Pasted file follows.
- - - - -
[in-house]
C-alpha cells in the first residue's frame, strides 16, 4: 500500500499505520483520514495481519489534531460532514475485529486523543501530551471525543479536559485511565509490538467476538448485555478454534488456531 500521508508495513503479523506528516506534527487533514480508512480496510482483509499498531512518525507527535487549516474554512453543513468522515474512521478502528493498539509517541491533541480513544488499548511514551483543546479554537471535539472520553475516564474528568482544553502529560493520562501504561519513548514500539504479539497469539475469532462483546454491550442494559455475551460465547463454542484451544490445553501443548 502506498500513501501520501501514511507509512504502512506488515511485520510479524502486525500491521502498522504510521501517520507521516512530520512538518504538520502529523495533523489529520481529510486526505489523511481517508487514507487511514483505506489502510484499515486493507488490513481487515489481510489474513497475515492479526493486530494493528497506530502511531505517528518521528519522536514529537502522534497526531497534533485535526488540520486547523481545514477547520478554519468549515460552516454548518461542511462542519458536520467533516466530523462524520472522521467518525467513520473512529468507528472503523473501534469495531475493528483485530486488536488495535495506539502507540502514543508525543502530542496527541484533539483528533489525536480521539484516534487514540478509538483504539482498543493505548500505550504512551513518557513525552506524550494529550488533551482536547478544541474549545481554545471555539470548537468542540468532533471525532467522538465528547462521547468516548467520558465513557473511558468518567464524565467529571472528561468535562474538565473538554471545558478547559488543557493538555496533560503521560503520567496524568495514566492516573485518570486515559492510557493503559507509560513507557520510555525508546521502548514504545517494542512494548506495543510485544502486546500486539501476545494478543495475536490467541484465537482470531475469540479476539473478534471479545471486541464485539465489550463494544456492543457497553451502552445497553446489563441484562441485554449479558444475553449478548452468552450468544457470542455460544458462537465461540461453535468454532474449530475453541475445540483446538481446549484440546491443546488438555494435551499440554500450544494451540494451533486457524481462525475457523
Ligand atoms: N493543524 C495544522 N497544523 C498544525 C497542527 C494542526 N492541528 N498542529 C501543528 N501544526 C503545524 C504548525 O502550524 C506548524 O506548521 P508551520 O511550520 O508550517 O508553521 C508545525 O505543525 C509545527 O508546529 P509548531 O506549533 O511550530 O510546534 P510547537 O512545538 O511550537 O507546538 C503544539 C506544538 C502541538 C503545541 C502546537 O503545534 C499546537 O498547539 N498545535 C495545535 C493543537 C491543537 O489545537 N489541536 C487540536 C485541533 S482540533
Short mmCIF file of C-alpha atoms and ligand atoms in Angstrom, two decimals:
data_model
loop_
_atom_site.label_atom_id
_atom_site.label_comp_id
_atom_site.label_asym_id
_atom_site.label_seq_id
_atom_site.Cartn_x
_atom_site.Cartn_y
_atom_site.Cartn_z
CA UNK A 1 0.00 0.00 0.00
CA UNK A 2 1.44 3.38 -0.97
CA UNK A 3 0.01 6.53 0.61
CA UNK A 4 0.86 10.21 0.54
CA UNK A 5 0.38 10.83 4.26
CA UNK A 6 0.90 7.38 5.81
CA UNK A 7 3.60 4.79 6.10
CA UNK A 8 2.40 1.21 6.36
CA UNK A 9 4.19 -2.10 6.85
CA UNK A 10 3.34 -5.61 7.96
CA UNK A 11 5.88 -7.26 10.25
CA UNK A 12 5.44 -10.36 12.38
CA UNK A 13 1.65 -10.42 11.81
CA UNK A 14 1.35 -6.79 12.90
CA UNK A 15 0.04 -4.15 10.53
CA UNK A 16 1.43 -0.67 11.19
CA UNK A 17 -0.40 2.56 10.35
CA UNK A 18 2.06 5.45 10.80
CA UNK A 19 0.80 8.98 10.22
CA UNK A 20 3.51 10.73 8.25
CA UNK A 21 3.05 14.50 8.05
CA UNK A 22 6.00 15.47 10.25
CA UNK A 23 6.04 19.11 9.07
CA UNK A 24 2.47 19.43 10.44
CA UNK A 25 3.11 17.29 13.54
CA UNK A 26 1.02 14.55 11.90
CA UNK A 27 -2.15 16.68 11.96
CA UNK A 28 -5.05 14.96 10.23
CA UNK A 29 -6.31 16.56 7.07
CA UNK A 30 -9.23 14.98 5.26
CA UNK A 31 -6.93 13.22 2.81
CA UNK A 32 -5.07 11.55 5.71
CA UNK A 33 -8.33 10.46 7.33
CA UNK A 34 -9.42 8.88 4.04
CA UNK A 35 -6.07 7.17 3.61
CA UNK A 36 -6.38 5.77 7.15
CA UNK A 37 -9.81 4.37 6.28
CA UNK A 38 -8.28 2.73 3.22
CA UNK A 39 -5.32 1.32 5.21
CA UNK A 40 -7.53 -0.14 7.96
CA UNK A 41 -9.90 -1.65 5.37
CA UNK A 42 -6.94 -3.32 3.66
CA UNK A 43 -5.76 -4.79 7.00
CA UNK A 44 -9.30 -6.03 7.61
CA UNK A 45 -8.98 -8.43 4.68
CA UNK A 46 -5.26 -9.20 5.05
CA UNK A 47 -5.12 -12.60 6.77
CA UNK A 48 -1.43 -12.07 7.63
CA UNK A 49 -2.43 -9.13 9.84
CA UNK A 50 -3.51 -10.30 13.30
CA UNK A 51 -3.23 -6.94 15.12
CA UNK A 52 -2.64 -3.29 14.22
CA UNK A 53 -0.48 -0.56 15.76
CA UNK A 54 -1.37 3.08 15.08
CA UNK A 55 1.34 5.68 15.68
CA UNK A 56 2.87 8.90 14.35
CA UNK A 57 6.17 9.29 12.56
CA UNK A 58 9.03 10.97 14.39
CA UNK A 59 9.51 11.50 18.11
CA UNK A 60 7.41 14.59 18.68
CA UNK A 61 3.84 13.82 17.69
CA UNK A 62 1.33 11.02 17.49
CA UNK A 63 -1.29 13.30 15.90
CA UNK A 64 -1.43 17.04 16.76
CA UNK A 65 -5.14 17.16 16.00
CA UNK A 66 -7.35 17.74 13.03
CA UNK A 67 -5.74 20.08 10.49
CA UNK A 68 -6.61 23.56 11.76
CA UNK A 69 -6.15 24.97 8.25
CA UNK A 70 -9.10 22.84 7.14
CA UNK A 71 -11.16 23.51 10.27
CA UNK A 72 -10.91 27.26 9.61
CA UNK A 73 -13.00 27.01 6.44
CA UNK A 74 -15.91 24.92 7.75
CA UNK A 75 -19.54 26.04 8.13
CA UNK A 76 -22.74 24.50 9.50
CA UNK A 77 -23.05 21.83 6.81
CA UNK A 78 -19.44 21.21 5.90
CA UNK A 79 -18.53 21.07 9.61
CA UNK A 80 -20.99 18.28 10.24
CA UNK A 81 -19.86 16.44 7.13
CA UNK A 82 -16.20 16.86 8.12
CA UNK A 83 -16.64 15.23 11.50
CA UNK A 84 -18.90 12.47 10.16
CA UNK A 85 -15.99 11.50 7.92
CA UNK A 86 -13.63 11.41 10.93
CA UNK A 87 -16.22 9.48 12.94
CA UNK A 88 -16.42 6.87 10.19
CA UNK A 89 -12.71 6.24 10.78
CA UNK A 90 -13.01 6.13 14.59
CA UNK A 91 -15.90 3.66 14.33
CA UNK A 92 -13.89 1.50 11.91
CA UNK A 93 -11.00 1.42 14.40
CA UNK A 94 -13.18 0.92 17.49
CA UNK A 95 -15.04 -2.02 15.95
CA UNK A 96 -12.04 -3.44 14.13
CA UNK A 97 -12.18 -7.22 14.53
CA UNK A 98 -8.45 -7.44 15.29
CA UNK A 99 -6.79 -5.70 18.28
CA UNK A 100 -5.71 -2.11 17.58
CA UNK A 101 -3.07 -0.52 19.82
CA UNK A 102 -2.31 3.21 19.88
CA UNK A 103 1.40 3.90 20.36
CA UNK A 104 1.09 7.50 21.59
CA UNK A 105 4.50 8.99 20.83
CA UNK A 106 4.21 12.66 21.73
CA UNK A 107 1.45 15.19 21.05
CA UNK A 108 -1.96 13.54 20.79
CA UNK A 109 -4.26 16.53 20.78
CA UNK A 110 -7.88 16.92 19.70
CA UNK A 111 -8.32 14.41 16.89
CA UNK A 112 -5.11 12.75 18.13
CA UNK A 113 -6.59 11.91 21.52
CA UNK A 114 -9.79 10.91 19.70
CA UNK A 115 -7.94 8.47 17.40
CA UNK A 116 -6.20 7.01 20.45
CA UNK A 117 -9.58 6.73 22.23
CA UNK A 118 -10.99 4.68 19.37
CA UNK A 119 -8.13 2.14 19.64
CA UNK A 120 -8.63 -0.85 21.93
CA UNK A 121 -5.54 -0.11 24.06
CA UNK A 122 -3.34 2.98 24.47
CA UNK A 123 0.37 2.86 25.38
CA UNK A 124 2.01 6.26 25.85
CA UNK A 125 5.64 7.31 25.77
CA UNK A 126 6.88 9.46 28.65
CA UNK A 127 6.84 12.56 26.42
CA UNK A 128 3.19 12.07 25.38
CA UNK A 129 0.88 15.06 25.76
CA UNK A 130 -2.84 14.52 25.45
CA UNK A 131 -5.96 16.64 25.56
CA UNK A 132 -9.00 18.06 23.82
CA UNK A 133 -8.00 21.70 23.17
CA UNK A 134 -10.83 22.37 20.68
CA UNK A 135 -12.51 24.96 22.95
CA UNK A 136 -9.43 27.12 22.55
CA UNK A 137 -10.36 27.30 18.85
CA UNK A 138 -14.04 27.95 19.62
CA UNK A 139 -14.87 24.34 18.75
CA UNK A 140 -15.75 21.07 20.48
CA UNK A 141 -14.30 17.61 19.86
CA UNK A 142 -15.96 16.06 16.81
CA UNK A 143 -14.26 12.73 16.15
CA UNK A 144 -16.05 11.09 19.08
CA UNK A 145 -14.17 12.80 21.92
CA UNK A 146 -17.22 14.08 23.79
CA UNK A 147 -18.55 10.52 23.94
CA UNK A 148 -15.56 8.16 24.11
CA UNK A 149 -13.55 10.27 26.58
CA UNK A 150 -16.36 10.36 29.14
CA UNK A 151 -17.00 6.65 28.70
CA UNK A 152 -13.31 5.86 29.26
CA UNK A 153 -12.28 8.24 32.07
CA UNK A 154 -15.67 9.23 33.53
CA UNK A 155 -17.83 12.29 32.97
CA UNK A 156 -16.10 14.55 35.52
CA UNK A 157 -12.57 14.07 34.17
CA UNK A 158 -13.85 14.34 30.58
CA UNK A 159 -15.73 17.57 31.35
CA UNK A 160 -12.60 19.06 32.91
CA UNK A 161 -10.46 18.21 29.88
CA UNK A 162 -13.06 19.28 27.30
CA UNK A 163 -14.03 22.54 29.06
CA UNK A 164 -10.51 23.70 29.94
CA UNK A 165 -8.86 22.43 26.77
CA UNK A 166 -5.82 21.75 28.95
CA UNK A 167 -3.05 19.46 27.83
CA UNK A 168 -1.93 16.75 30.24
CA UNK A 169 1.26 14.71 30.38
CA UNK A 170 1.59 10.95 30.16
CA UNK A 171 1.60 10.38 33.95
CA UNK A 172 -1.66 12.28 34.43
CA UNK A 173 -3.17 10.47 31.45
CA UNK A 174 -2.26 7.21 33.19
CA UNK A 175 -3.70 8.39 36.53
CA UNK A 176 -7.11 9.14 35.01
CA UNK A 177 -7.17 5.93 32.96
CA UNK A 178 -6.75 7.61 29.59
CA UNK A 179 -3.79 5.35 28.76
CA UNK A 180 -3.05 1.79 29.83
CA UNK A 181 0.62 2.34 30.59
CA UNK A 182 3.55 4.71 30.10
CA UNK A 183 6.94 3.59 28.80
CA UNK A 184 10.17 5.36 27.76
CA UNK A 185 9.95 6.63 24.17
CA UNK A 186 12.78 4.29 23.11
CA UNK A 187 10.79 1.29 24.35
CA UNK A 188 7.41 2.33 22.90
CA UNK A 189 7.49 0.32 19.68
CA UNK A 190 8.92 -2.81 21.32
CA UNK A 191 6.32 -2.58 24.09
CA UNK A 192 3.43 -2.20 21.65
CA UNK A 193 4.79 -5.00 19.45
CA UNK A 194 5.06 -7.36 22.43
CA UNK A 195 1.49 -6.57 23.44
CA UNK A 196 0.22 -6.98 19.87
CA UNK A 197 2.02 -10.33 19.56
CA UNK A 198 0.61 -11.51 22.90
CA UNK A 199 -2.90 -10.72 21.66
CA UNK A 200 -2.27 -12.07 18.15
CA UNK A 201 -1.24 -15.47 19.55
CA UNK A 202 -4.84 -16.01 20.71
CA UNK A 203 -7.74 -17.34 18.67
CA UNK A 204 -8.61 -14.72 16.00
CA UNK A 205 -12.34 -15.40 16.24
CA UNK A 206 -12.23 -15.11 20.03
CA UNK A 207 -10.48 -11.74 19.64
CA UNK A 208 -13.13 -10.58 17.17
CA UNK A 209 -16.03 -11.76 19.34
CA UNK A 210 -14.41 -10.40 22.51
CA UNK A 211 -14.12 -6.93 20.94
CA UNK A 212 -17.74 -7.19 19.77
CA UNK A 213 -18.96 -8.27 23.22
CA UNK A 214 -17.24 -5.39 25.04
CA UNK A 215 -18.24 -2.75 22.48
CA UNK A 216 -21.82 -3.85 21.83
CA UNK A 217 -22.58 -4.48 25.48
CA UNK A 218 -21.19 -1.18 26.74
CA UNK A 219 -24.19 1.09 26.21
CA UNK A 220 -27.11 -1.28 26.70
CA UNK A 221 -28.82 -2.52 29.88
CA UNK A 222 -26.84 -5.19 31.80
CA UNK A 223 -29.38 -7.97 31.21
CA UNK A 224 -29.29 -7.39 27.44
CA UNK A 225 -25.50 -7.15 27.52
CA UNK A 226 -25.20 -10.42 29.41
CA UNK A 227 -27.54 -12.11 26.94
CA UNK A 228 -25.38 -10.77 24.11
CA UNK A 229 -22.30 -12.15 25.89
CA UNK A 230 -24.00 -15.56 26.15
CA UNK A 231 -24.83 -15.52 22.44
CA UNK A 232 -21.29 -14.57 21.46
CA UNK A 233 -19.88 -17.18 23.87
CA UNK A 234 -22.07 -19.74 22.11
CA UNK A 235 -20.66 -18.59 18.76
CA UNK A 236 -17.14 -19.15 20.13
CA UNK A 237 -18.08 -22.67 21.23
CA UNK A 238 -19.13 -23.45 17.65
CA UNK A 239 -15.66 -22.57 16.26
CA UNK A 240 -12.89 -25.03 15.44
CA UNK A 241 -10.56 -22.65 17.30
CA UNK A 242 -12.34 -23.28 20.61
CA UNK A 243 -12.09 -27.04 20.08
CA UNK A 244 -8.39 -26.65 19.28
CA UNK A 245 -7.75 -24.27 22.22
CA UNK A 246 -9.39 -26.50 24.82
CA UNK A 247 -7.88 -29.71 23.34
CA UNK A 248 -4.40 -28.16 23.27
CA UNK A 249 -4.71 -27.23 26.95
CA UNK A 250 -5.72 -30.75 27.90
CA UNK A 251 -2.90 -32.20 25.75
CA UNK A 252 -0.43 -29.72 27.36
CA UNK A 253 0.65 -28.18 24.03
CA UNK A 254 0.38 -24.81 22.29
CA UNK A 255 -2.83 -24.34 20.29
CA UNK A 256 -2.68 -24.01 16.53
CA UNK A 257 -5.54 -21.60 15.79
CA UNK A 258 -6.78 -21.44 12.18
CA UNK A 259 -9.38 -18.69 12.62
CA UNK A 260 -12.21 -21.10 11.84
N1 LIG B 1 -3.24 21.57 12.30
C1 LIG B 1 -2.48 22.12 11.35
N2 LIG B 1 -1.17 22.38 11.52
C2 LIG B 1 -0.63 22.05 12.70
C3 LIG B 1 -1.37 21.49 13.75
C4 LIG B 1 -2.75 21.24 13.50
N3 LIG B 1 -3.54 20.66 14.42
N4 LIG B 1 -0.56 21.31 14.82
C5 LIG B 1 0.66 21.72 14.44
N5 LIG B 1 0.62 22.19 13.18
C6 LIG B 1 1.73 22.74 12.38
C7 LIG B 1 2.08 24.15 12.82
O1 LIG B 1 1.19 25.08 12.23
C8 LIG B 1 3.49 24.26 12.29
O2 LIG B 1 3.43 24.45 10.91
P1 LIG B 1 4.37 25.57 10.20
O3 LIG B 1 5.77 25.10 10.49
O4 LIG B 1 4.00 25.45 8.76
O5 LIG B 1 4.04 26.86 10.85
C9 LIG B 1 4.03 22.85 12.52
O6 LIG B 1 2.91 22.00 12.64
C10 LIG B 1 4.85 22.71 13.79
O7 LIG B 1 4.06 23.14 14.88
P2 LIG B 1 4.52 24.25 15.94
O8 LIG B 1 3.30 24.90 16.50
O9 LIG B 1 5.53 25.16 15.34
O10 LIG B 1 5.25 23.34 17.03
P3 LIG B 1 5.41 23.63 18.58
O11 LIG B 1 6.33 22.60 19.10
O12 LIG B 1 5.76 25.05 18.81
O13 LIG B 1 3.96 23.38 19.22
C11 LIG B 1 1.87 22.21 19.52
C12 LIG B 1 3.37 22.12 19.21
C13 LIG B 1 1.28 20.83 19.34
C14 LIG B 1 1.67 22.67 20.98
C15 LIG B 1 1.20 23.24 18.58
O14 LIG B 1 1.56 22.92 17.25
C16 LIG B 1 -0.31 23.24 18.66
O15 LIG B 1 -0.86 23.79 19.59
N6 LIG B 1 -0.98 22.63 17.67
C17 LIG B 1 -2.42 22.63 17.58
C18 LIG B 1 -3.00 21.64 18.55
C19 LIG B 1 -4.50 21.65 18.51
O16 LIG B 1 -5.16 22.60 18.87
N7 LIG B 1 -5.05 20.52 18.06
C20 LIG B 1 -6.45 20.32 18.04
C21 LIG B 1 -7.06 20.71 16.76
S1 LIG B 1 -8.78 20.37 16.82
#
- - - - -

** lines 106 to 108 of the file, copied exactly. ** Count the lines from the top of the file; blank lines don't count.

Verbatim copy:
CA UNK A 93 -11.00 1.42 14.40
CA UNK A 94 -13.18 0.92 17.49
CA UNK A 95 -15.04 -2.02 15.95